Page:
By Staff of Sabal Trail Resistance – Please join Sabal Trail Resistance (STR), Vets For Peace and other activists in honoring James “Jim” L. Marker by continuing to stand against the oil and gas pipelines that he lost his life fighting on Feb 26, 2017. Community Remembering on Sunday, March 26, 1pm at the Pruitt Memorial site in Halpata Tastanaki Preserve, on mile north of the Withlacoochee River. Enter at Pruitt Trailhead, off of SR 484. Park in picnic area, hike 0.5 miles to memorial site.(Please bring a song, story or poem to share, along with food or beverage to share.) Demonstration at Dunnellon Compressor Station construction site on Monday, March 27, 10 a.m. Located along SR 200. Click here for map image. Parking will be on the shoulder of the road. (Please bring signs, banners, drums, etc. with the message “Kill Pipelines NOT People”)
By Gloria La Riva for the Central Committee of the PSL – Lynne Stewart, a revolutionary and people’s lawyer who fought for political defendants often persecuted by the system, and who herself was imprisoned for her principled advocacy of others, died on March 7. The Party for Socialism and Liberation extends our deepest solidarity and condolences to her lifelong partner Ralph Poynter and her entire family. Stewart was fervently dedicated to the cause of prisoners, both those behind bars for their political beliefs as well as the victims of mass incarceration and criminalization of the poor. Stewart gained the admiration and solidarity of many in the progressive and revolutionary movement because she not only fought valiantly in the courts but above all, was a true radical activist.
By Mnar Muhawesh for Mint Press News – MINNEAPOLIS — For almost three years, the residents of Flint, Michigan, have had poison running through their pipes. The city’s water supply has been tainted by lead and other dangerous pollutants since the city started drawing its water from the polluted Flint River in April of 2014 in an effort to cut costs in the economically depressed city. By January of 2015, city officials were ensuring their own supplies of clean bottled water. And the governor’s office was informed of the toxic water in February. But it wasn’t until October that year that residents were warned to stop consuming the city’s toxic water.
By Staff of News 24 – Kinshasa – Nineteen pro-democracy activists arrested during a protest against the Democratic Republic of Congo’s president Joseph Kabila were released on Tuesday, their organisation and a UN official said. “Lucha confirms that 18 comrades arrested during a sit-in in Goma (in eastern DRC) on December 21 … were released on Tuesday,” the opposition movement’s Ghislain Muhiwa said. “Another Lucha activist, Gloria Senga, who had been kidnapped on December 18 in Kinshasa, has also been freed,” he said. Seven other Lucha activists are still behind bars, he added.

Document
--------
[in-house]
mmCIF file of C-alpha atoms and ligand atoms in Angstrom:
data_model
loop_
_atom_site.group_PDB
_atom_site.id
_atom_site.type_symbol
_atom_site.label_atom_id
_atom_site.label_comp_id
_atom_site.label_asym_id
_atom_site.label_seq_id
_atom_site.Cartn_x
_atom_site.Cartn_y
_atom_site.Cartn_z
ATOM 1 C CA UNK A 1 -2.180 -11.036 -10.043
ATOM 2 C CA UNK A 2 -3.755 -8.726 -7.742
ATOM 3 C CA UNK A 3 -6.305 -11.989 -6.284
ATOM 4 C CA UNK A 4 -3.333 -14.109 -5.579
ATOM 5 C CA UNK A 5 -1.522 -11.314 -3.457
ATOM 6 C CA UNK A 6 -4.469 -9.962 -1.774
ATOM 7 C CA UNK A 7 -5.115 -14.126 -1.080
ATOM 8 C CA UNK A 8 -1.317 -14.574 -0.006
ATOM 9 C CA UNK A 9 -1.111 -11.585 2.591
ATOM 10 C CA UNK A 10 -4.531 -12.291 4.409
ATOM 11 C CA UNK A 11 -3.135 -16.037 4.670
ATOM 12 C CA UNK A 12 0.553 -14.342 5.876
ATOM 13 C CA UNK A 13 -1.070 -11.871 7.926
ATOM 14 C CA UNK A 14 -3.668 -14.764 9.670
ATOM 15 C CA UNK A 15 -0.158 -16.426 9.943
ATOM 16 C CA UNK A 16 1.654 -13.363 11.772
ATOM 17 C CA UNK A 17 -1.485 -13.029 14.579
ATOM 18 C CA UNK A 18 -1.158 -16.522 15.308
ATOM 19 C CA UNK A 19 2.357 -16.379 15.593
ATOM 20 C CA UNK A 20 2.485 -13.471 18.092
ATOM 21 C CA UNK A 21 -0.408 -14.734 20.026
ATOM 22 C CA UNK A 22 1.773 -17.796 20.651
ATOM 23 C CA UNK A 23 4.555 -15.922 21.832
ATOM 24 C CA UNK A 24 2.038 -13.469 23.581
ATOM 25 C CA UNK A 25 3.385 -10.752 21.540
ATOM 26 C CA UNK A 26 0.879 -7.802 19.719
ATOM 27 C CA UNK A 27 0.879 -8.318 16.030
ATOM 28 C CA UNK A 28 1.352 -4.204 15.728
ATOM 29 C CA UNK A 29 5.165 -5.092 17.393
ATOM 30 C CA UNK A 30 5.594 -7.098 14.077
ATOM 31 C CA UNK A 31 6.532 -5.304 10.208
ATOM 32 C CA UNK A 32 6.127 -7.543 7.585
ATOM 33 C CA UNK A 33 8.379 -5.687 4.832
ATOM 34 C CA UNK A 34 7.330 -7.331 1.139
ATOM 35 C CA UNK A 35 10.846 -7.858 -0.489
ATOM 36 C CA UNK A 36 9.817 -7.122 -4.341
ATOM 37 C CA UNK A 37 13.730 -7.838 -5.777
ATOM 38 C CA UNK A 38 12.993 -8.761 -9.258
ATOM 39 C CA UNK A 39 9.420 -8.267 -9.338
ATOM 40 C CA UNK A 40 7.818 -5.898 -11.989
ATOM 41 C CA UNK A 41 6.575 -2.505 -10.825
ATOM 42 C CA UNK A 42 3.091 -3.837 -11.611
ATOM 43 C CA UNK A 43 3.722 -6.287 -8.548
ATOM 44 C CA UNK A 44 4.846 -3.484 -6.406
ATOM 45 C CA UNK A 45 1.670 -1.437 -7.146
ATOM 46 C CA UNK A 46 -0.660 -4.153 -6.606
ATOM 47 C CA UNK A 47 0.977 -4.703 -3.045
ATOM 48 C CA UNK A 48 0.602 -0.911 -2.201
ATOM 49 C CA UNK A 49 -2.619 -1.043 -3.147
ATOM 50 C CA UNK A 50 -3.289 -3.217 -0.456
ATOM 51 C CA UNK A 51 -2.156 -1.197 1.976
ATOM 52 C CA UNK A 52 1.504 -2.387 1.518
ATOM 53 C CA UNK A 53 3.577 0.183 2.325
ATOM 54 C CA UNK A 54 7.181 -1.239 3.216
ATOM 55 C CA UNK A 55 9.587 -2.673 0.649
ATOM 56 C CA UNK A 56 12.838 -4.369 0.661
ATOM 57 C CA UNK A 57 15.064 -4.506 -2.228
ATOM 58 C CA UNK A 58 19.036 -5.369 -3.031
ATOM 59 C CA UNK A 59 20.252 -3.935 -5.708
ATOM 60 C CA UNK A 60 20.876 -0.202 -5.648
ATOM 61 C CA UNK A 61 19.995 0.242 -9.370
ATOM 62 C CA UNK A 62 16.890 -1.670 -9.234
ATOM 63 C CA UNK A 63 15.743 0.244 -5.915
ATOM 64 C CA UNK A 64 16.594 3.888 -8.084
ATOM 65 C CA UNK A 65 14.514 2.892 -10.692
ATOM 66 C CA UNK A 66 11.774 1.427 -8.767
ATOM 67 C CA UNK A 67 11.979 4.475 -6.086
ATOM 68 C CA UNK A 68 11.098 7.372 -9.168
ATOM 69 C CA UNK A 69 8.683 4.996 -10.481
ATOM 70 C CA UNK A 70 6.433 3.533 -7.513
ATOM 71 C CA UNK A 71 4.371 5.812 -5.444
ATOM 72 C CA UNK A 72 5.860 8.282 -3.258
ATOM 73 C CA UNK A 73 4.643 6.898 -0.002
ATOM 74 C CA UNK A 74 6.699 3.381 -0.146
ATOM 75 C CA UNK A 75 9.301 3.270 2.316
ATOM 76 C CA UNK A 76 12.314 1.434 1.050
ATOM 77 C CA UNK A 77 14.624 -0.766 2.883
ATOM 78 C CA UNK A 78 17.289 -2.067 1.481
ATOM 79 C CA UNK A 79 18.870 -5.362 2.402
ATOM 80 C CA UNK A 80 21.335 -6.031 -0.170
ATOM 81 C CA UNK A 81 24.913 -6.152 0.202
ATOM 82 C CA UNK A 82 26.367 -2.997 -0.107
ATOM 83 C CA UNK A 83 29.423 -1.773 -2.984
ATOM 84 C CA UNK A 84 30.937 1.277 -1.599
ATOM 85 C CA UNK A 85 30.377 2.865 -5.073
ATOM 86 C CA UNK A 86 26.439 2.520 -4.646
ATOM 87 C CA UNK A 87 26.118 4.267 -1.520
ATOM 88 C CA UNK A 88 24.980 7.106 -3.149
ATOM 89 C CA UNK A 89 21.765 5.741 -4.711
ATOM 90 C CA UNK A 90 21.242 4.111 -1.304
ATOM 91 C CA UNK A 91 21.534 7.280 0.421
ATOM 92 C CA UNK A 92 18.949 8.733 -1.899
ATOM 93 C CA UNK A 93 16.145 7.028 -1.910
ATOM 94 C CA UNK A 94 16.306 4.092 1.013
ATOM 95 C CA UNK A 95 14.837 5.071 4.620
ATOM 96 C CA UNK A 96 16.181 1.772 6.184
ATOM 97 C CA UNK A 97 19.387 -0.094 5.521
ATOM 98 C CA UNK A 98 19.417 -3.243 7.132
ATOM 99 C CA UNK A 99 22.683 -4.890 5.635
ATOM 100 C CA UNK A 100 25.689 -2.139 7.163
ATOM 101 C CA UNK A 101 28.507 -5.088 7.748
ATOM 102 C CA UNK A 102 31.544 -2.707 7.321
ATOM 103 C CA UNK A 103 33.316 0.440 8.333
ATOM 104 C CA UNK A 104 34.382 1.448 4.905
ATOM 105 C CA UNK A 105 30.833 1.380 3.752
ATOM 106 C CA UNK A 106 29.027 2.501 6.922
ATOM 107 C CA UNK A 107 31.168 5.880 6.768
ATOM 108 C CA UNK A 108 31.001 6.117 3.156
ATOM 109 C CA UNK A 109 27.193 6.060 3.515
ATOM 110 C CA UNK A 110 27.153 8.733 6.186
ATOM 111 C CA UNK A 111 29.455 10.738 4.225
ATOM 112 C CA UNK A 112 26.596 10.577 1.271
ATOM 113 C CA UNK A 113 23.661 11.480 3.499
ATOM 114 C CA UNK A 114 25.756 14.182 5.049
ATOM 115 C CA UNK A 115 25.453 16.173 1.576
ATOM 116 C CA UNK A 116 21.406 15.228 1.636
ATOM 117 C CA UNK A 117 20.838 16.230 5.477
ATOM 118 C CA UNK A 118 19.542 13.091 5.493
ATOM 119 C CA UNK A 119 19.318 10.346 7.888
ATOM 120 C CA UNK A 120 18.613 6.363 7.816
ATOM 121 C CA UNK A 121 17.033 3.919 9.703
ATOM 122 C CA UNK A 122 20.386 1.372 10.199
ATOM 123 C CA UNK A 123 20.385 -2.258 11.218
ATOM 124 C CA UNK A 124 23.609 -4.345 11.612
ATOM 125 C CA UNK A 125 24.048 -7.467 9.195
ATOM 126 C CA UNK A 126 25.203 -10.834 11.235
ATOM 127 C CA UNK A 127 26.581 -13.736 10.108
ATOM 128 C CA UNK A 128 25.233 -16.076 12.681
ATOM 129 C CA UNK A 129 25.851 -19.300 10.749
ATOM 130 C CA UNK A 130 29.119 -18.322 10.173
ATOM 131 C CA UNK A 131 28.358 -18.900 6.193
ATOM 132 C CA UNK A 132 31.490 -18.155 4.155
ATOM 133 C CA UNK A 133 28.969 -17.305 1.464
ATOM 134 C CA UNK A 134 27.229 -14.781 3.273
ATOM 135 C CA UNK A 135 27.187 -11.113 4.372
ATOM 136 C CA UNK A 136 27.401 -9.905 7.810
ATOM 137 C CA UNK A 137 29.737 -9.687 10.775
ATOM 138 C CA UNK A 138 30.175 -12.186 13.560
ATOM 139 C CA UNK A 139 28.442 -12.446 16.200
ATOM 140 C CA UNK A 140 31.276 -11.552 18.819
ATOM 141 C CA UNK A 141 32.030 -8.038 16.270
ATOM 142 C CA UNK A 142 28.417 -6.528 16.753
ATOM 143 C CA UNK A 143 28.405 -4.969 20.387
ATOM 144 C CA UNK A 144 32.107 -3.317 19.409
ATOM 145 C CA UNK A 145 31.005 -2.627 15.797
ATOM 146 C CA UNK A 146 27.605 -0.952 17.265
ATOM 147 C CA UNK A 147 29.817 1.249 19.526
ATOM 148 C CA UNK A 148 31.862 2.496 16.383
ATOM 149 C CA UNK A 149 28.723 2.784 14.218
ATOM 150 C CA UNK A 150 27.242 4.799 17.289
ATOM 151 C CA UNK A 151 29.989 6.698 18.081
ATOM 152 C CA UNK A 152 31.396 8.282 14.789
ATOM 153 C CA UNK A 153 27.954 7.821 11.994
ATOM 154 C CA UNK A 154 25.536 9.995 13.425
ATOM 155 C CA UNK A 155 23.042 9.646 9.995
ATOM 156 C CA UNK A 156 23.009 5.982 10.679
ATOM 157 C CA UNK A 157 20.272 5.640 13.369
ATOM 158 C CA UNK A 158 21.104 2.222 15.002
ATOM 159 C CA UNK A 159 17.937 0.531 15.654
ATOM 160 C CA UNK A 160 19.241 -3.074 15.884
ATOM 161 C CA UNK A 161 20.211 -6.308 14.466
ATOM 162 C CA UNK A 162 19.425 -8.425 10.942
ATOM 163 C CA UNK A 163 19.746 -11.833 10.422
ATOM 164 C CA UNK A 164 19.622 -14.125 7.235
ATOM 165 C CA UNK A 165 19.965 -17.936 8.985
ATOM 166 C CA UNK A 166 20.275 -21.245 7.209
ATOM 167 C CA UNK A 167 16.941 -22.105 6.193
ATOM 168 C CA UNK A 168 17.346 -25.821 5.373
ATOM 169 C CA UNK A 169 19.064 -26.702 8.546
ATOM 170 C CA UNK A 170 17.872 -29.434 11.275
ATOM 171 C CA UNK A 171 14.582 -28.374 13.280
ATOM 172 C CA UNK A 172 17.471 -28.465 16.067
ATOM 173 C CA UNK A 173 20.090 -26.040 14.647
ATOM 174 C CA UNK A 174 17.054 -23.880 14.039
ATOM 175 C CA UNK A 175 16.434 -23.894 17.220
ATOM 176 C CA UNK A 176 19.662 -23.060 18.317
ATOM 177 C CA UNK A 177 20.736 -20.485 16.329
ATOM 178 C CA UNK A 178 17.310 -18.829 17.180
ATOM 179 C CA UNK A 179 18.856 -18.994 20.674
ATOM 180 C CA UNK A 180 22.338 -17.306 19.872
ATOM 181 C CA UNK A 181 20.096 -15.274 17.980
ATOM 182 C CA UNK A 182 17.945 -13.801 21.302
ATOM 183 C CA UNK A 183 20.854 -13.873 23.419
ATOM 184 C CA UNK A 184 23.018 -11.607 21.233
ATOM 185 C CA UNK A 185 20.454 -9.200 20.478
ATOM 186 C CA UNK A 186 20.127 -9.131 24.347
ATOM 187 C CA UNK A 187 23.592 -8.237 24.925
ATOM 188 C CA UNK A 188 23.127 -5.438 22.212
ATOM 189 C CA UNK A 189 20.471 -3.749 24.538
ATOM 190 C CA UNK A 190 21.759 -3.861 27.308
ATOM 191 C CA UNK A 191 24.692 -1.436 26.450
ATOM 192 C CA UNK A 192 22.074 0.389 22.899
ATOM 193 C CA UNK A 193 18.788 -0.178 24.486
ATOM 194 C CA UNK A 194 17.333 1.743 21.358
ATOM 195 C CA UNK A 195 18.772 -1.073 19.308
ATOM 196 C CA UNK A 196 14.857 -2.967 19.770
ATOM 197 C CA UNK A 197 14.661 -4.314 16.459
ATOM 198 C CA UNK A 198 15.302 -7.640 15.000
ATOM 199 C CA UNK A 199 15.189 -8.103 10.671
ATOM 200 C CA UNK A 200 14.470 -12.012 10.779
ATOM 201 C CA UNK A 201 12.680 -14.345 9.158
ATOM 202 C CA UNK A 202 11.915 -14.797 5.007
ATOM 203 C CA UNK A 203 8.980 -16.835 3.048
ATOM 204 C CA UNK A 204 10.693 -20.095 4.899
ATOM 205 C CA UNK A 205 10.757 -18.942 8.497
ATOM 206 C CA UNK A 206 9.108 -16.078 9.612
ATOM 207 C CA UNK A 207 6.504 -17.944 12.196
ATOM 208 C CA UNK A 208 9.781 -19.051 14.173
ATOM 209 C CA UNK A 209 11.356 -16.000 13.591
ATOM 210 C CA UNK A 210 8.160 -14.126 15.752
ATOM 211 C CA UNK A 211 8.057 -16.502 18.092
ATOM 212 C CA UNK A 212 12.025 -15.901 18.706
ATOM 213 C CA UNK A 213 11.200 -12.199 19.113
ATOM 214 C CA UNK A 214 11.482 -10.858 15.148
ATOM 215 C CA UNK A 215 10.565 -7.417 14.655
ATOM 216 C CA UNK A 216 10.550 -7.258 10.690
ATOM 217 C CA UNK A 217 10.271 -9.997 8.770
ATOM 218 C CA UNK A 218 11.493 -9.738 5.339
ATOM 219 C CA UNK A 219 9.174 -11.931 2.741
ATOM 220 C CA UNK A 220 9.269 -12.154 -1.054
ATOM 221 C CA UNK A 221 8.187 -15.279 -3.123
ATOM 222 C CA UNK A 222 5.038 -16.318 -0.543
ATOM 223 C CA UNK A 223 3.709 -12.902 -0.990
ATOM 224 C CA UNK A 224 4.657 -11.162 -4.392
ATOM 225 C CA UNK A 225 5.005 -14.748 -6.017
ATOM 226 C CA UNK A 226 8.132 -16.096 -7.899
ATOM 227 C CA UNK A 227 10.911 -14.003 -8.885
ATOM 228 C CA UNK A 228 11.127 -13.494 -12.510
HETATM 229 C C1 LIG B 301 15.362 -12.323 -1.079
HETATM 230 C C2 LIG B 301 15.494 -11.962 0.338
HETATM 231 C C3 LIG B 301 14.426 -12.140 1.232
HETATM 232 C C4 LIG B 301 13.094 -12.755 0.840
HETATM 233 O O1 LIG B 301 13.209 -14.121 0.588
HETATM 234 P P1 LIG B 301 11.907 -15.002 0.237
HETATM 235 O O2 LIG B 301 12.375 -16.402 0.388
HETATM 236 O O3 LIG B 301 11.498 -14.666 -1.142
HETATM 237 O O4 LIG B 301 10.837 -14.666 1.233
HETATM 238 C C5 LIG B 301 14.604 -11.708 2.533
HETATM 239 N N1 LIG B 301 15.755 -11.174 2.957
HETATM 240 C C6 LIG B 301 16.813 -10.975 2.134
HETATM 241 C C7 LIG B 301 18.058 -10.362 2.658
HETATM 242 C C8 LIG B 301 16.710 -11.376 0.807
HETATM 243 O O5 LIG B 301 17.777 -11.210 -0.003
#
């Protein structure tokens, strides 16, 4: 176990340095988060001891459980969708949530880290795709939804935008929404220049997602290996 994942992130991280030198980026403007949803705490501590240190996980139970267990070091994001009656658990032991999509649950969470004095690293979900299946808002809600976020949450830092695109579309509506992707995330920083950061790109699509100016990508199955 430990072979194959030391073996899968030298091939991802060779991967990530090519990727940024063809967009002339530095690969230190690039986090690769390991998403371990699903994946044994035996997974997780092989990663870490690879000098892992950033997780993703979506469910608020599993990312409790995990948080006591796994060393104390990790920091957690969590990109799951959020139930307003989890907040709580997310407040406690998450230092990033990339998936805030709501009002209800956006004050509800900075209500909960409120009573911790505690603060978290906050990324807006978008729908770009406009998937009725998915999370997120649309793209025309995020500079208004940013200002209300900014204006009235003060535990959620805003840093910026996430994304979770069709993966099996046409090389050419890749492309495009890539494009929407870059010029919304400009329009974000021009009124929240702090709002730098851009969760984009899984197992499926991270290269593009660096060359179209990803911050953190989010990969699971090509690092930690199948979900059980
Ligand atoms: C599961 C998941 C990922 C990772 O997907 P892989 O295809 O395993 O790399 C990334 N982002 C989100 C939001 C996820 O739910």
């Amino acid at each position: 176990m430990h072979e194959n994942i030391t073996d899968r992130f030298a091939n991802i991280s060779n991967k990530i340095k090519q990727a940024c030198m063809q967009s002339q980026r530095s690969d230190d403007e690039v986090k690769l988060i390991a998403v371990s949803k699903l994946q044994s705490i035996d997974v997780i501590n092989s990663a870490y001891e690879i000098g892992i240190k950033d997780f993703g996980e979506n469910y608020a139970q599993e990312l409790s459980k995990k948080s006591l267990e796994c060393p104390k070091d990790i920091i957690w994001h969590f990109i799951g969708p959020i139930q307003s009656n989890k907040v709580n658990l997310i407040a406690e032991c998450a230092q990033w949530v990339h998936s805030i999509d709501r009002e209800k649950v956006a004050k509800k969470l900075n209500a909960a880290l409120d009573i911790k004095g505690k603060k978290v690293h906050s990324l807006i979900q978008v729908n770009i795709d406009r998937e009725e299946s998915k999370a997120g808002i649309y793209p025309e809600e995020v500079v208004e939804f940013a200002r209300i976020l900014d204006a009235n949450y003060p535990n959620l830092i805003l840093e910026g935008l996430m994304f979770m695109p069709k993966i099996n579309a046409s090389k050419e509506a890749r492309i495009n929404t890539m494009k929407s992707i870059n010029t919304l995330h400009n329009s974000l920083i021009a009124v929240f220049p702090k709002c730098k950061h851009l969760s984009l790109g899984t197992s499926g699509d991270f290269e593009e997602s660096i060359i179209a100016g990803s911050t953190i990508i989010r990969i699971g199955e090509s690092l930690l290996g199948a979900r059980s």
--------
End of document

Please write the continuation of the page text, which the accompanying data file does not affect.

By Staff of Climate Justice Report – Below I have put together what I hope is an illustrative, but by no means exhaustive, list of the kind of best practices scholar activists may wish to adopt in their work. These notes will hopefully help scholar activists reflect upon our work to ensure that our research and activism can be carried out critically, accountably, with integrity and in useful and engaging ways. There are many different ways of doing scholar activism, and of being a scholar activist, so this list will likely be more relevant to some kinds of scholar activsts than to others.
By Emily Johnston for Common Dreams – Annette and I have been charged with felony property damage and aiding and abetting felony property damage, as well as trespass and aiding and abetting trespass. Along with our friends engaging in the same acts in other states, we took every precaution to ensure the safety of our actions, including two safety calls to Enbridge, and in fact—as a result of these calls—it was the company which actually shut the pipelines down.
By Sabrina Imbler for Grist – Majandra Rodriguez Acha was 19 when her country erupted in protests over Amazonian oil. The year was 2009, and Peru’s president had just opened the jungle to oil development, ensuring the displacement of thousands of indigenous people. Enraged by the violent clashes she saw on television, Acha attended a protest on her own. The police released tear gas on Acha and the other protesters as they shouted “La selva no se vende, la selva se defiende.” In other words: You don’t sell the jungles, you defend them.